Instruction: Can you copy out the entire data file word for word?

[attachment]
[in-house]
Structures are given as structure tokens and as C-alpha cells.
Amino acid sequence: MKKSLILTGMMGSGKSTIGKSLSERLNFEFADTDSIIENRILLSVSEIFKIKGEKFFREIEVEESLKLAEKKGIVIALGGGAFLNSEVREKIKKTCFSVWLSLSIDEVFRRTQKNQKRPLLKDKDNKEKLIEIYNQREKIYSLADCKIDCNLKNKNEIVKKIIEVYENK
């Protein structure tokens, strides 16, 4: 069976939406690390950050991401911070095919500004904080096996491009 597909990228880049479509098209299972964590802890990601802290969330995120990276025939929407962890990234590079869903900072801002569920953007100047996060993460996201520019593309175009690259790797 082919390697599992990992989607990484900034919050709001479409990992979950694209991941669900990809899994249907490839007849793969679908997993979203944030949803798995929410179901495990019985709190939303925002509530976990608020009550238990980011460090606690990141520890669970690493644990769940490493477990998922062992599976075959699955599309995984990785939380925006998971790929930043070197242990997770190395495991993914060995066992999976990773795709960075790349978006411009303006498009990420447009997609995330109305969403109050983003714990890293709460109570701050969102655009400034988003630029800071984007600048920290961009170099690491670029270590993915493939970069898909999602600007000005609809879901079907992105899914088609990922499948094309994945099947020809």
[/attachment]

[in-house]
Structures are given as structure tokens and as C-alpha cells.
Amino acid sequence: MKKSLILTGMMGSGKSTIGKSLSERLNFEFADTDSIIENRILLSVSEIFKIKGEKFFREIEVEESLKLAEKKGIVIALGGGAFLNSEVREKIKKTCFSVWLSLSIDEVFRRTQKNQKRPLLKDKDNKEKLIEIYNQREKIYSLADCKIDCNLKNKNEIVKKIIEVYENK
């Protein structure tokens, strides 16, 4: 069976939406690390950050991401911070095919500004904080096996491009 597909990228880049479509098209299972964590802890990601802290969330995120990276025939929407962890990234590079869903900072801002569920953007100047996060993460996201520019593309175009690259790797 082919390697599992990992989607990484900034919050709001479409990992979950694209991941669900990809899994249907490839007849793969679908997993979203944030949803798995929410179901495990019985709190939303925002509530976990608020009550238990980011460090606690990141520890669970690493644990769940490493477990998922062992599976075959699955599309995984990785939380925006998971790929930043070197242990997770190395495991993914060995066992999976990773795709960075790349978006411009303006498009990420447009997609995330109305969403109050983003714990890293709460109570701050969102655009400034988003630029800071984007600048920290961009170099690491670029270590993915493939970069898909999602600007000005609809879901079907992105899914088609990922499948094309994945099947020809």